That’s where the critics of prosecutors have a legitimate argument. Usually, there’s no consequences,” Cook said.
“They should probably be required to go through retraining on their responsibilities to disclose Brady material, and if it were to happen more than once, at least a suspension if not disbarment,” he said.
Courts and disciplinary committees frequently do not acknowledge willful misconduct or hold prosecutors accountable when serious offenses are uncovered, according to the Washburn Law Journal. This can embolden prosecutors to cut corners or purposefully withhold Brady material.
Some states have recently proposed creating a prosecutorial misconduct commission, which would investigate allegations or a prosecutor’s fitness and qualifications for office.
New York Governor Andrew Cuomo signed a bill into law on August 20, 2018, which would create a commission, but it was met with a lawsuit by district attorneys in the state that claimed that law was unconstitutional.
Plea Negotiation, Sentencing and Jurisdiction
A prosecutor’s influence is often felt in the plea negotiation process where they will recommend lesser punishments in exchange for a defendant’s guilty plea.
“People tend to believe the judges sentence people,” Brumby said. “The reality is pleas are presented to judges. Very rarely does the judge get to decide on the punishment.”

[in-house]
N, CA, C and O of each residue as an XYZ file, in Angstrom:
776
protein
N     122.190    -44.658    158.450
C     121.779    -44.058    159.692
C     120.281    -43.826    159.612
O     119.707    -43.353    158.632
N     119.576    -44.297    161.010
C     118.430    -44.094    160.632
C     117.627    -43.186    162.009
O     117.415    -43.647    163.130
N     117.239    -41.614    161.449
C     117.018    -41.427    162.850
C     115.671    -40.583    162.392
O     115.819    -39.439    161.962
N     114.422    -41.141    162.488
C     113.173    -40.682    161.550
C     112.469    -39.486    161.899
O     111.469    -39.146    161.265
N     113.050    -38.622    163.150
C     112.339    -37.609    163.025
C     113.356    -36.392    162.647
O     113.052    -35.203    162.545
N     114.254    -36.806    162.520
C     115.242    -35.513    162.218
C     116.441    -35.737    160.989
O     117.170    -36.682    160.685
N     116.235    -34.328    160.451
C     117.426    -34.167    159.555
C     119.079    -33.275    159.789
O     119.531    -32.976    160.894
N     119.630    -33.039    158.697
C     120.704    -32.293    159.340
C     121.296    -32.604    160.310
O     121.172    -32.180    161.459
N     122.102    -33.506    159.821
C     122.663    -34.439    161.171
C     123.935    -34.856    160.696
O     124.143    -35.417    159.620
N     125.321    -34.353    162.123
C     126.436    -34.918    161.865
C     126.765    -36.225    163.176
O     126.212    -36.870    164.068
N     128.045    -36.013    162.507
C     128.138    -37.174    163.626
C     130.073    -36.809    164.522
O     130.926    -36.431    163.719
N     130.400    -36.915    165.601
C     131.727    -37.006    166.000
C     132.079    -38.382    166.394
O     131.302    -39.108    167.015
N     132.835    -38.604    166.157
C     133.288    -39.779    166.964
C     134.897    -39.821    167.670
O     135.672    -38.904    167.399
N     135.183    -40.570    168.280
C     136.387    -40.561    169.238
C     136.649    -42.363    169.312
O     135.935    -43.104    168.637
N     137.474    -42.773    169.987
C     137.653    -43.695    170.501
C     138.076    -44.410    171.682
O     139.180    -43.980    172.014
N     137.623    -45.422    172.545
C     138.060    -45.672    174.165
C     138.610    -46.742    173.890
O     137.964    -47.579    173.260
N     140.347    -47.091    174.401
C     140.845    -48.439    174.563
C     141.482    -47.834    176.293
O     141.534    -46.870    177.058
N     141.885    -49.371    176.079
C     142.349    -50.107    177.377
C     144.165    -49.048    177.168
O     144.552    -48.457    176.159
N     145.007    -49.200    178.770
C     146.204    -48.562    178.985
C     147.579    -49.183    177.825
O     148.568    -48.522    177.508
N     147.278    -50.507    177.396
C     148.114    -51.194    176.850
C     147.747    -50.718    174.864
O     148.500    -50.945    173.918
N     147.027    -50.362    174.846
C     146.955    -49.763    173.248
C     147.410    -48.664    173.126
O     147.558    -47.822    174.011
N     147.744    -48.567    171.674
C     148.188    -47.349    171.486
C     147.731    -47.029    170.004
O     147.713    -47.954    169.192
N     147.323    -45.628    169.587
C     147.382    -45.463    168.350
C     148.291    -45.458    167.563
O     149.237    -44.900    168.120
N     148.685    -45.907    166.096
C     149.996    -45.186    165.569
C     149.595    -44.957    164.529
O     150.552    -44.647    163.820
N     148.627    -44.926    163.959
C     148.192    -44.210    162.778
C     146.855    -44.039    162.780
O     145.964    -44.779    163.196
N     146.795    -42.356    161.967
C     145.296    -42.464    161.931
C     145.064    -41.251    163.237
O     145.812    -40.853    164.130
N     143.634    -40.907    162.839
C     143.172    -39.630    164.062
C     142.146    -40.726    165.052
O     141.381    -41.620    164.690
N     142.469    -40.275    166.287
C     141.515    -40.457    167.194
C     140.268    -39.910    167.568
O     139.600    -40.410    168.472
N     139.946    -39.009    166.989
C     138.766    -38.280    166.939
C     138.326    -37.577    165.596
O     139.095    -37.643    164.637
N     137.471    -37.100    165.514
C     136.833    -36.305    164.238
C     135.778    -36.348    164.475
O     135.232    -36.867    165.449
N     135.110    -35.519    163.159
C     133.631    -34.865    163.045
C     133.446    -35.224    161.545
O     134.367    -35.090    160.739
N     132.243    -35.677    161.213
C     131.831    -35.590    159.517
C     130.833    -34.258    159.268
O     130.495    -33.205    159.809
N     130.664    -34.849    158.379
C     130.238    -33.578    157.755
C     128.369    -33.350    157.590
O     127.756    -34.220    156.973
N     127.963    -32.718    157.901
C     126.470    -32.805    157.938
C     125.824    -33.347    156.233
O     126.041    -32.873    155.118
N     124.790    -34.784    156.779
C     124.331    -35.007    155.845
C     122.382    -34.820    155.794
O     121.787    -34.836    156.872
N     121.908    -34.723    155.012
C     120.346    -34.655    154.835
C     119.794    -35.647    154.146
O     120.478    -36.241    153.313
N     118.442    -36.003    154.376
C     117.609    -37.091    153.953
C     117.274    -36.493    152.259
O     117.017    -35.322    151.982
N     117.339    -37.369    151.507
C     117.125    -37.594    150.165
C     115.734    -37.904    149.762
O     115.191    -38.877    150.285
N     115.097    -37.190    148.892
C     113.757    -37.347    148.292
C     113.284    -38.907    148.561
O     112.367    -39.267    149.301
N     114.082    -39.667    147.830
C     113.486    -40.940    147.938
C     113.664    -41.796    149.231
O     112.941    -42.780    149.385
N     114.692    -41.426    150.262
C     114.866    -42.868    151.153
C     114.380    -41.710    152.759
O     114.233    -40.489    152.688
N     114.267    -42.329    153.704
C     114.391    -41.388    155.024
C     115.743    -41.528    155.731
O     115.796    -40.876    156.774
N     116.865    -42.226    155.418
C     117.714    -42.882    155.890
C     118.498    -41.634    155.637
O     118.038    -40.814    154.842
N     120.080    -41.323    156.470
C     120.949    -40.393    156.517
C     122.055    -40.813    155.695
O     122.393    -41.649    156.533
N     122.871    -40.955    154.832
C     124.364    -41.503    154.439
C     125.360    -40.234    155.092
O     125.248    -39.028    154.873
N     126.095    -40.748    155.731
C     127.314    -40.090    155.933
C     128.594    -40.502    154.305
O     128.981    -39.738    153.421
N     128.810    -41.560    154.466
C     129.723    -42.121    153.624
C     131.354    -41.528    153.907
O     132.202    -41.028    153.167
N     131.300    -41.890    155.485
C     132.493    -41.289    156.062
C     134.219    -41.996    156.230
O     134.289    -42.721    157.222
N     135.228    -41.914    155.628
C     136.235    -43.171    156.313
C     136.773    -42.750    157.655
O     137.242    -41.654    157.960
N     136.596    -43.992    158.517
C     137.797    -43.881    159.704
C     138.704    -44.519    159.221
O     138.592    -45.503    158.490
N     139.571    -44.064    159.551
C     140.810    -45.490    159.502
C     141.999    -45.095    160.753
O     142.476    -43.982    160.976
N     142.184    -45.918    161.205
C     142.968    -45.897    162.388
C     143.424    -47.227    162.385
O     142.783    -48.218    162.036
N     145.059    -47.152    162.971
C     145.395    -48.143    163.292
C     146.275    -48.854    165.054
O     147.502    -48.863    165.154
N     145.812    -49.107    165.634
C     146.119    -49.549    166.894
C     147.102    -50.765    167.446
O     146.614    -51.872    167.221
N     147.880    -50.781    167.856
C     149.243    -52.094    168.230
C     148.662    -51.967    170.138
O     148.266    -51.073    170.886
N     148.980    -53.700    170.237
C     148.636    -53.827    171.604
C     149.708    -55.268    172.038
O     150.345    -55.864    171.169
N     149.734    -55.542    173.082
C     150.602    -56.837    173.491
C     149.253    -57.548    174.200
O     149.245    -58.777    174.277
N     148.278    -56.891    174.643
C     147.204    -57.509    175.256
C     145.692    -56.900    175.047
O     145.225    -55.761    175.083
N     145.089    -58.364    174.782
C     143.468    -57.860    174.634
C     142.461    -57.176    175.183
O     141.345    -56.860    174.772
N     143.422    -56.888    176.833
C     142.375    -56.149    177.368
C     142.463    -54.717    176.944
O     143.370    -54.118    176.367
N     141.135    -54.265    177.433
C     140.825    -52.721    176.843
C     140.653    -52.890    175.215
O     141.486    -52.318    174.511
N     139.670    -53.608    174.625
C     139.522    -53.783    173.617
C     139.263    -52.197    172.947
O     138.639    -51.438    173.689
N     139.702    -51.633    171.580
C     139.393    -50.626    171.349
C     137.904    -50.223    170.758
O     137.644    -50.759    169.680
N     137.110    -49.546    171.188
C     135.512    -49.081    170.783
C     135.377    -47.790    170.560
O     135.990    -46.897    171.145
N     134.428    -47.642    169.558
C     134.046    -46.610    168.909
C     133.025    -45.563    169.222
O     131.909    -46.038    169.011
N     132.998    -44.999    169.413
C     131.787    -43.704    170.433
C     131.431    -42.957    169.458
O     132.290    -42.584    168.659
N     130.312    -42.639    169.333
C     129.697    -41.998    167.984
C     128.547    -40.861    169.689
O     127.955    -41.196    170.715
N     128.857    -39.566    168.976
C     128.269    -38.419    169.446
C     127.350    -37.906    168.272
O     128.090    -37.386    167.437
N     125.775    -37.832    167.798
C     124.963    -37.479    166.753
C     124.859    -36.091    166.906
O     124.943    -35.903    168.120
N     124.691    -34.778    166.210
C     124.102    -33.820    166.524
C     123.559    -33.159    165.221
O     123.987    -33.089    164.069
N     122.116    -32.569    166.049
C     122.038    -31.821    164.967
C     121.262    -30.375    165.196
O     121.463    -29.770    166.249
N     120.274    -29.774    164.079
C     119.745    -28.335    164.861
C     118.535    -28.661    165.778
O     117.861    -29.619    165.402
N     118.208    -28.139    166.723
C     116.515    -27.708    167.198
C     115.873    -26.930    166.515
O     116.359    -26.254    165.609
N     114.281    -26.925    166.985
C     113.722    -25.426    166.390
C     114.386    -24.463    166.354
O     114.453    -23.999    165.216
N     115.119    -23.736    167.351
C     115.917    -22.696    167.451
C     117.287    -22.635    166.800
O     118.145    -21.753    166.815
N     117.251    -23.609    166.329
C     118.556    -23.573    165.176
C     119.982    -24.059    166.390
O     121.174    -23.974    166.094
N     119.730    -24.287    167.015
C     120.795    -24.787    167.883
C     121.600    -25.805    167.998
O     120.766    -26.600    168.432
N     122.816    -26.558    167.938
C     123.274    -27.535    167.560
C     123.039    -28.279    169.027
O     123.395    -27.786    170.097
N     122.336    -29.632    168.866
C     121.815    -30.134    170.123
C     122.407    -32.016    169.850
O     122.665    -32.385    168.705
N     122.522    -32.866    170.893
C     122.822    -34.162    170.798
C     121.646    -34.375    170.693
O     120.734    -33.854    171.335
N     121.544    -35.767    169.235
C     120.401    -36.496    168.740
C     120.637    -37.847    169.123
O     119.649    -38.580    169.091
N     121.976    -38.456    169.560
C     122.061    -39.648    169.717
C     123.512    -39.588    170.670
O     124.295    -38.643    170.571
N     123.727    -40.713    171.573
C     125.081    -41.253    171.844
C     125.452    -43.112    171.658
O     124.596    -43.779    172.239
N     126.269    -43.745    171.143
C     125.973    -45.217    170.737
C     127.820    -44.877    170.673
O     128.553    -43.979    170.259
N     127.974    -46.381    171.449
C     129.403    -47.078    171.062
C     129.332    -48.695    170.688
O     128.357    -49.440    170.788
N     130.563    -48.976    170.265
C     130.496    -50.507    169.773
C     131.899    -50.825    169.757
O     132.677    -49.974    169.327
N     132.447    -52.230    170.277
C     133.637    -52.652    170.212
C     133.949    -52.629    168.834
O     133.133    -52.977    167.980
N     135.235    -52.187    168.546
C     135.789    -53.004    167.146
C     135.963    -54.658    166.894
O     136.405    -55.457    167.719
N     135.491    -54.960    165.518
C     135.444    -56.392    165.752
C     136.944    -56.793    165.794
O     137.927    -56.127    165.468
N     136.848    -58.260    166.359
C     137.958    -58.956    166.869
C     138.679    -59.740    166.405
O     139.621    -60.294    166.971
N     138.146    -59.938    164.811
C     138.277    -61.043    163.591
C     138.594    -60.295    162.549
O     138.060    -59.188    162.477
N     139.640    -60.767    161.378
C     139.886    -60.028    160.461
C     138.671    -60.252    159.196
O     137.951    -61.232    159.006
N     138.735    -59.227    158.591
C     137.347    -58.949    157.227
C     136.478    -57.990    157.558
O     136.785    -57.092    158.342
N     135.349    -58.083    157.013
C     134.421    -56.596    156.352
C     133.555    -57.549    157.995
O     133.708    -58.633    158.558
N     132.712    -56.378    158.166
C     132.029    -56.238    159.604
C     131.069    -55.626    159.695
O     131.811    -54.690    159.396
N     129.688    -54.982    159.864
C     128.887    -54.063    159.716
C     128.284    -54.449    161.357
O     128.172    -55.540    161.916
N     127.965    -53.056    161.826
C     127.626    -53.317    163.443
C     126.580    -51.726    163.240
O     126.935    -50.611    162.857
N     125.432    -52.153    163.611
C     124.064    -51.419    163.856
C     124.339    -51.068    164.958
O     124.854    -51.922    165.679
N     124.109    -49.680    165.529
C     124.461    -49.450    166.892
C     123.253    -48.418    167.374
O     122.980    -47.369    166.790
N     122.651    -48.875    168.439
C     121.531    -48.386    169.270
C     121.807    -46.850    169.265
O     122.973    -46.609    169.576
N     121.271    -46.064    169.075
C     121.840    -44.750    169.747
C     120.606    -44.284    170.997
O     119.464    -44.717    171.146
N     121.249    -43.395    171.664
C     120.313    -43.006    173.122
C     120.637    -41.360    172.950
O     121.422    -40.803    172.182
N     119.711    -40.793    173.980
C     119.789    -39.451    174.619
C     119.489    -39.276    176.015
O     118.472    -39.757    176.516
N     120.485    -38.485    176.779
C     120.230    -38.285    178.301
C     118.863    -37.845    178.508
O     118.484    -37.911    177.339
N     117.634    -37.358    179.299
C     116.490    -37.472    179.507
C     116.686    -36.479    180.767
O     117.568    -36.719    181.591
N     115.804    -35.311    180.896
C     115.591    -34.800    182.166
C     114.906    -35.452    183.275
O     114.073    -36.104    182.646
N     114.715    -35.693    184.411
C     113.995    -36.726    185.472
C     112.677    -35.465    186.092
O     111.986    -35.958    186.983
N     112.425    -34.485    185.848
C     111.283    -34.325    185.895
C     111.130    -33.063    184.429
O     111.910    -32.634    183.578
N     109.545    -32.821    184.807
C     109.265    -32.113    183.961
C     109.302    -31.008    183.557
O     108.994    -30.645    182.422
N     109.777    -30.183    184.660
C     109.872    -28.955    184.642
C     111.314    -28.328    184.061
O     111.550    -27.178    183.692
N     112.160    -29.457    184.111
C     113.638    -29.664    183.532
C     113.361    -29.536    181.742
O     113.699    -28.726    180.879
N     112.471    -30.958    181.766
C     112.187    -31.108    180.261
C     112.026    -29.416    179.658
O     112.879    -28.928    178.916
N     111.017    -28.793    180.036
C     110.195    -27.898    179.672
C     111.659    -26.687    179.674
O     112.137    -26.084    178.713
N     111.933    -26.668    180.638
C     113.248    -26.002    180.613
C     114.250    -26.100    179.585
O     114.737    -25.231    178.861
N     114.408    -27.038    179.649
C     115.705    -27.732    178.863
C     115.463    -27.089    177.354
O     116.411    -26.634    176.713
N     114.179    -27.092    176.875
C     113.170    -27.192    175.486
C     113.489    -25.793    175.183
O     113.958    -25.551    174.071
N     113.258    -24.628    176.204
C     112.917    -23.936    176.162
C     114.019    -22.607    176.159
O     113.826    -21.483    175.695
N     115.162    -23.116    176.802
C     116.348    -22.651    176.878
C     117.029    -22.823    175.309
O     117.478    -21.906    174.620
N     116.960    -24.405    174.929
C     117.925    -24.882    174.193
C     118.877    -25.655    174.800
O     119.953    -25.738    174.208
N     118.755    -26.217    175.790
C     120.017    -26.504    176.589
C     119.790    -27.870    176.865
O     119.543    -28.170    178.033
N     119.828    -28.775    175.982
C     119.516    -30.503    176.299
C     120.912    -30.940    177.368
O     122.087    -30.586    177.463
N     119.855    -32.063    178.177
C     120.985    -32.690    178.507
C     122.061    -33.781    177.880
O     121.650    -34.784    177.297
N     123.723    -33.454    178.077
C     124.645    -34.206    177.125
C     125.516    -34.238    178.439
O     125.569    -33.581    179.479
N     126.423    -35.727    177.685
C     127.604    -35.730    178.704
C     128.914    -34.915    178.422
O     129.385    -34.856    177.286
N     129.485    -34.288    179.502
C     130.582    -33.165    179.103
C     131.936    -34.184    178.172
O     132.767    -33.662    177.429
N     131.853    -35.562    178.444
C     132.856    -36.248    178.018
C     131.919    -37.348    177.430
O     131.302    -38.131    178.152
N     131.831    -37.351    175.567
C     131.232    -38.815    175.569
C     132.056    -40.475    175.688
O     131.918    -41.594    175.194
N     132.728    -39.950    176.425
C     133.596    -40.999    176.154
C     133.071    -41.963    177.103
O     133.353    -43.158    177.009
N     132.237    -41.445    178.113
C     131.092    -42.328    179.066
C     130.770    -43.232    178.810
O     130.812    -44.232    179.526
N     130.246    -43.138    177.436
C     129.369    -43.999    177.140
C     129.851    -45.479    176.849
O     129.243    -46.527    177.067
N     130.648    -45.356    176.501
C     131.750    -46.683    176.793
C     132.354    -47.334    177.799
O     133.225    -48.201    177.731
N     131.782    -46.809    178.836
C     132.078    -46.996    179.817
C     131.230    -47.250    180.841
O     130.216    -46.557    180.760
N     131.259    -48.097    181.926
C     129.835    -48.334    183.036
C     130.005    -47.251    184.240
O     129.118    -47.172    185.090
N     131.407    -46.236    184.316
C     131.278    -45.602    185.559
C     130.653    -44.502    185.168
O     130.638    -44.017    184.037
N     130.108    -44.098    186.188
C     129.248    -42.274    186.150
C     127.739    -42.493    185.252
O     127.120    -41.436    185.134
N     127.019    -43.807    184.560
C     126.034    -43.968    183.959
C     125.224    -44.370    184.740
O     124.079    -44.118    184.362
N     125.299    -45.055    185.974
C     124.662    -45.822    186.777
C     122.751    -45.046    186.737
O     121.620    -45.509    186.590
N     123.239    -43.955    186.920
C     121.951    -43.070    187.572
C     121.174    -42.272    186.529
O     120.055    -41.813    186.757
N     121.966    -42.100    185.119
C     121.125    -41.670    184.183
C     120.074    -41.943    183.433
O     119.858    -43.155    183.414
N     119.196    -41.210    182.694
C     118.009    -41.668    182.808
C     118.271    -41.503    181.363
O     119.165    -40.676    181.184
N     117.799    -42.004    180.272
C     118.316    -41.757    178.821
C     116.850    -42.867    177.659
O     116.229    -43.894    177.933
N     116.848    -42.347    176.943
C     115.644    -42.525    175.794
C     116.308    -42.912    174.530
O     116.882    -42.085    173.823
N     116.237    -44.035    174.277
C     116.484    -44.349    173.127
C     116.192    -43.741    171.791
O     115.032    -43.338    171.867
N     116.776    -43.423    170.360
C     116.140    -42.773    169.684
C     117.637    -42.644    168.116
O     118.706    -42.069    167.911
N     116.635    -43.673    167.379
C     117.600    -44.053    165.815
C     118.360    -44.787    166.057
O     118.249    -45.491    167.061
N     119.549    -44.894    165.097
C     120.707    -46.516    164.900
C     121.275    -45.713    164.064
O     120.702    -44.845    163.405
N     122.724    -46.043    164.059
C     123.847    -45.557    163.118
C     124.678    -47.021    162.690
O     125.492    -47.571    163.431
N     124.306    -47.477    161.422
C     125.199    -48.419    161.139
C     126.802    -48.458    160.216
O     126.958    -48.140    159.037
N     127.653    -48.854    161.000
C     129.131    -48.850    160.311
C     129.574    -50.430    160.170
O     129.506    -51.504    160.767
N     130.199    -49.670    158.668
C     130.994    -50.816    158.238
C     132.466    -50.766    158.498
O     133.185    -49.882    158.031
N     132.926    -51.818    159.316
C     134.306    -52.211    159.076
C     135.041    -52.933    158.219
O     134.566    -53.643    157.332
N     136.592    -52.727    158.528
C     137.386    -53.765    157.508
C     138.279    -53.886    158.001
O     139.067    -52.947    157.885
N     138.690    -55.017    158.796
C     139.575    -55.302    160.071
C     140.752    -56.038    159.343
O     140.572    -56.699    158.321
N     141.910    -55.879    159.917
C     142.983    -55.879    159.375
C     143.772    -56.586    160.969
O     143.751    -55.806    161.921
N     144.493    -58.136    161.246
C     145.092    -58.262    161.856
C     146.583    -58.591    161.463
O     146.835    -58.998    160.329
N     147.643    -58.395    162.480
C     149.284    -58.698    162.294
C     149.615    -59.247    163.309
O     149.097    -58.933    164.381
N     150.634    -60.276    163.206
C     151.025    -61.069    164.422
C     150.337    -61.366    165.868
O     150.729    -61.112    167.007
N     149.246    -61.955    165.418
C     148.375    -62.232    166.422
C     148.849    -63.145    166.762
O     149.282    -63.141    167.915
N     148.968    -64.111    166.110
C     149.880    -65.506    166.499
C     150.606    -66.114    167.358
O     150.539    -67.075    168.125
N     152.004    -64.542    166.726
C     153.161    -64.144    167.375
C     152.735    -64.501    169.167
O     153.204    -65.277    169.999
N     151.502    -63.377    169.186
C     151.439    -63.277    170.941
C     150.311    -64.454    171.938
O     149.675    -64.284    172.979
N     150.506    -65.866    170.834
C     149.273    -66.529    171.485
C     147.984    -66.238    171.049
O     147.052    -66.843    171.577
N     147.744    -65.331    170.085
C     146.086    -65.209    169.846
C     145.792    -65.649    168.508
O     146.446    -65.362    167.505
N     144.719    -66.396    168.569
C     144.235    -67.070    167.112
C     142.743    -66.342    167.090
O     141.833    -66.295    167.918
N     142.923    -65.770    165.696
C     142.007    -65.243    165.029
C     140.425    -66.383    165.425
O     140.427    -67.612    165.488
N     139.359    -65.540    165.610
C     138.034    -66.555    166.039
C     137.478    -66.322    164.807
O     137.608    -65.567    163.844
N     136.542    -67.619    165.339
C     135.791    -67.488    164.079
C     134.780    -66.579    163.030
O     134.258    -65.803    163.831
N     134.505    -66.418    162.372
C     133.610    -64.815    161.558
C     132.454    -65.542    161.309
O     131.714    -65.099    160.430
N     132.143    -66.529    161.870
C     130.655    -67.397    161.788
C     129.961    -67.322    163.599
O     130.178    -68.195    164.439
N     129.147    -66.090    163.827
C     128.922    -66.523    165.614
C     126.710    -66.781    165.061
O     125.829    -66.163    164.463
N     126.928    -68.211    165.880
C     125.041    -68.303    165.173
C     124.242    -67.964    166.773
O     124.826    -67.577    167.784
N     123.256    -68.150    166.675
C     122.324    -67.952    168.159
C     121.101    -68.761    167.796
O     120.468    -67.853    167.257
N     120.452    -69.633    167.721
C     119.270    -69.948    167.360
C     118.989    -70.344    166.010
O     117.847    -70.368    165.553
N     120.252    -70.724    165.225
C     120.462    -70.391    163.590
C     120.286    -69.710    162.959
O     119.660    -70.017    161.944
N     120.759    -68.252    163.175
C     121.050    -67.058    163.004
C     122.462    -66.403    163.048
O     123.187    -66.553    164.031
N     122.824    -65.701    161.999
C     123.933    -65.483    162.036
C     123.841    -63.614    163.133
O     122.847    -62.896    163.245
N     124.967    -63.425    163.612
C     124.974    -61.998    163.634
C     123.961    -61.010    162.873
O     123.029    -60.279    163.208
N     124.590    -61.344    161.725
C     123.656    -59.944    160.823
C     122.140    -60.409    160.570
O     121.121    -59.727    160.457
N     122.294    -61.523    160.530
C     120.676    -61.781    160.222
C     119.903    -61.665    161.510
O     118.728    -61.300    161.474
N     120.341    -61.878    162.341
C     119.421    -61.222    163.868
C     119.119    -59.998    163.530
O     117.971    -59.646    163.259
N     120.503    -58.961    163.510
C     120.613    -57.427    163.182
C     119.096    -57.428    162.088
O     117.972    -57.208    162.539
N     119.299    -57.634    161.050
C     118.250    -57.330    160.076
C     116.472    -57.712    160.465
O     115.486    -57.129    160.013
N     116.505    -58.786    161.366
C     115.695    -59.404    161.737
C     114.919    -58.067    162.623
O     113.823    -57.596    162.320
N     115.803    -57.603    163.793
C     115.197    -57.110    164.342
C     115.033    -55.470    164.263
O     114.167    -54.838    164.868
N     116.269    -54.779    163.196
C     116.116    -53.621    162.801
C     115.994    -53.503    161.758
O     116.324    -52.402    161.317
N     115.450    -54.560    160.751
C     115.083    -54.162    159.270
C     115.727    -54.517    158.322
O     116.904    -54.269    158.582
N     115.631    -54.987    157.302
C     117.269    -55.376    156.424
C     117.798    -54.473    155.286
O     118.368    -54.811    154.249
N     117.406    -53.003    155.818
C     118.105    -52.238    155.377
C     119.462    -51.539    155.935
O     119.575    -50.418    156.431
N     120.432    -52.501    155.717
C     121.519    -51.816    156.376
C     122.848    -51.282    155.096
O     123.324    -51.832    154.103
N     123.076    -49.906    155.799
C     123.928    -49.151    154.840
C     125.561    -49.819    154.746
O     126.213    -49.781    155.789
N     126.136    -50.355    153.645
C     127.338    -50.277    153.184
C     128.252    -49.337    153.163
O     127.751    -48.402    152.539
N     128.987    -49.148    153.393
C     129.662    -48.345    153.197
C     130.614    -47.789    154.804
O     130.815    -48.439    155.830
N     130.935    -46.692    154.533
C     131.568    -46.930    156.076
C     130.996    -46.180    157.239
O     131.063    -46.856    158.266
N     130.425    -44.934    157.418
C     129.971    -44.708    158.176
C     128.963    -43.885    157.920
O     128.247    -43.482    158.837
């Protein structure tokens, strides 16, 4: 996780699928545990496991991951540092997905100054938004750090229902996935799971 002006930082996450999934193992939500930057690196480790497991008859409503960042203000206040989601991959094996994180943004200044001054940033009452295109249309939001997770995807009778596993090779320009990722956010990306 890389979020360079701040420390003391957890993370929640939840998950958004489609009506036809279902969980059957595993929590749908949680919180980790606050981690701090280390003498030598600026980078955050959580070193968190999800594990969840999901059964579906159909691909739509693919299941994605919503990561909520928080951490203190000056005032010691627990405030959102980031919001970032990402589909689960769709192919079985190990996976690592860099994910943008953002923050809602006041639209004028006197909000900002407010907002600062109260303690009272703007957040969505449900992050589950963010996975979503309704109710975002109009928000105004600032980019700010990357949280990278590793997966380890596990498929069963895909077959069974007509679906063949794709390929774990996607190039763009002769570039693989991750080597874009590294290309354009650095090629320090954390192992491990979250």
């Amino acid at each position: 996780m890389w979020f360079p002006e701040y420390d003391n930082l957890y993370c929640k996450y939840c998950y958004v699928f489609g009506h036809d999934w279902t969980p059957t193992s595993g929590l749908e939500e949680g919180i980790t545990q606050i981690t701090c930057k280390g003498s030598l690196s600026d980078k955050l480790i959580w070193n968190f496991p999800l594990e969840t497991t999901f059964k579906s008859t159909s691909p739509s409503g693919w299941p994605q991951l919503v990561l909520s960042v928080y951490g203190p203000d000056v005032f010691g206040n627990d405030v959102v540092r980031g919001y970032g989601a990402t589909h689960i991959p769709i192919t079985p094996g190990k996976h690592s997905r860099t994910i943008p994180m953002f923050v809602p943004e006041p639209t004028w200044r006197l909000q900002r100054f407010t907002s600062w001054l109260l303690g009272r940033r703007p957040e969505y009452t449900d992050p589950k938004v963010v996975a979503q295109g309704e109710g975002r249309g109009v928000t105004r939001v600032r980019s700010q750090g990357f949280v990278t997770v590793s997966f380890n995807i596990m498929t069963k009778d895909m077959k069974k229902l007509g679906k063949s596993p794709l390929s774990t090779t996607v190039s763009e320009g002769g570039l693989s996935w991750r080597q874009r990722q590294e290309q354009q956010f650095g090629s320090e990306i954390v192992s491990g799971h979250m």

Judges must agree to plea deals and can reject them, but this is not common, according to Brumby.
Brumby explained that a defendant’s fate depends on the judicial circuit and even prosecutors in the same office.
“A prosecutor can look at a case and say, ‘I’m not going to prosecute this person.’ They can look at the same case and say, ‘I am going to prosecute the case and take it to trial.’ They could offer probation in that same case, or they could demand years in prison in that same case. And if you’re accused of a crime, whether you have an offer that might be five years in prison or community sentence, it’s totally dependent on which prosecutor got assigned the case. There’s not any sort of standard,” Brumby said.
Some district attorneys set a standard that the assistant prosecutors are required to follow. Cook had clear expectations his assistant prosecutors.
“When I was district attorney, I created that book which set policy for my office,” he said. “So there was uniformity.”
Cook said that local jurisdiction can serve a community in ways that a statewide or national standard cannot.
“Local decision making is probably best. It individualizes it rather than everybody get the same. But within a given county, there should be uniformity,” he said.
In Cook’s jurisdiction, for example, the standard plea bargain for cocaine sale was 15 years of probation and two years in prison. The harsh sentence would shock Atlanta prosecutors.
“Their mouth would drop open. They’d say, ‘What do you mean prison time? I just plead a guy for the exact same thing in Fulton County for two years probation and $1,000 fine,’ and I’d say, ‘Tell your client not to sell drugs in Walton County,’” Cook said.
Whitley Carpenter is a senior majoring in journalism in the Grady College of Journalism and Mass Communication, English in the Franklin College of Arts and Sciences and is pursuing a master’s degree in English at the University of Georgia.